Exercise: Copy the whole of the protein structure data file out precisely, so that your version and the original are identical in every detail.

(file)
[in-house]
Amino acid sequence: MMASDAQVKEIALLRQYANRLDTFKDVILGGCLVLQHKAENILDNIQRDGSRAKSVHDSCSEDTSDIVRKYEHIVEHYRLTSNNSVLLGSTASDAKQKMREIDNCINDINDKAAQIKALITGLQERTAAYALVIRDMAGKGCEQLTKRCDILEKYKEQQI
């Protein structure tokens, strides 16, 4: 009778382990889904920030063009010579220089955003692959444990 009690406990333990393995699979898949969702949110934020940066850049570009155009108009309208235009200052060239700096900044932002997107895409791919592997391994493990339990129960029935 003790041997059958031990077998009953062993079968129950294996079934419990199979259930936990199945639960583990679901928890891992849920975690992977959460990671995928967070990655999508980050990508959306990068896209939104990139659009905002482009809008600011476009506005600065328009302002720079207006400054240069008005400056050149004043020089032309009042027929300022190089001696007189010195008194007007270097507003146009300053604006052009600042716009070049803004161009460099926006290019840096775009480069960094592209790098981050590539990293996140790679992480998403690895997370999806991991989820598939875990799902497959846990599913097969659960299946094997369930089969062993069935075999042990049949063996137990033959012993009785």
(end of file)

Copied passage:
[in-house]
Amino acid sequence: MMASDAQVKEIALLRQYANRLDTFKDVILGGCLVLQHKAENILDNIQRDGSRAKSVHDSCSEDTSDIVRKYEHIVEHYRLTSNNSVLLGSTASDAKQKMREIDNCINDINDKAAQIKALITGLQERTAAYALVIRDMAGKGCEQLTKRCDILEKYKEQQI
């Protein structure tokens, strides 16, 4: 009778382990889904920030063009010579220089955003692959444990 009690406990333990393995699979898949969702949110934020940066850049570009155009108009309208235009200052060239700096900044932002997107895409791919592997391994493990339990129960029935 003790041997059958031990077998009953062993079968129950294996079934419990199979259930936990199945639960583990679901928890891992849920975690992977959460990671995928967070990655999508980050990508959306990068896209939104990139659009905002482009809008600011476009506005600065328009302002720079207006400054240069008005400056050149004043020089032309009042027929300022190089001696007189010195008194007007270097507003146009300053604006052009600042716009070049803004161009460099926006290019840096775009480069960094592209790098981050590539990293996140790679992480998403690895997370999806991991989820598939875990799902497959846990599913097969659960299946094997369930089969062993069935075999042990049949063996137990033959012993009785």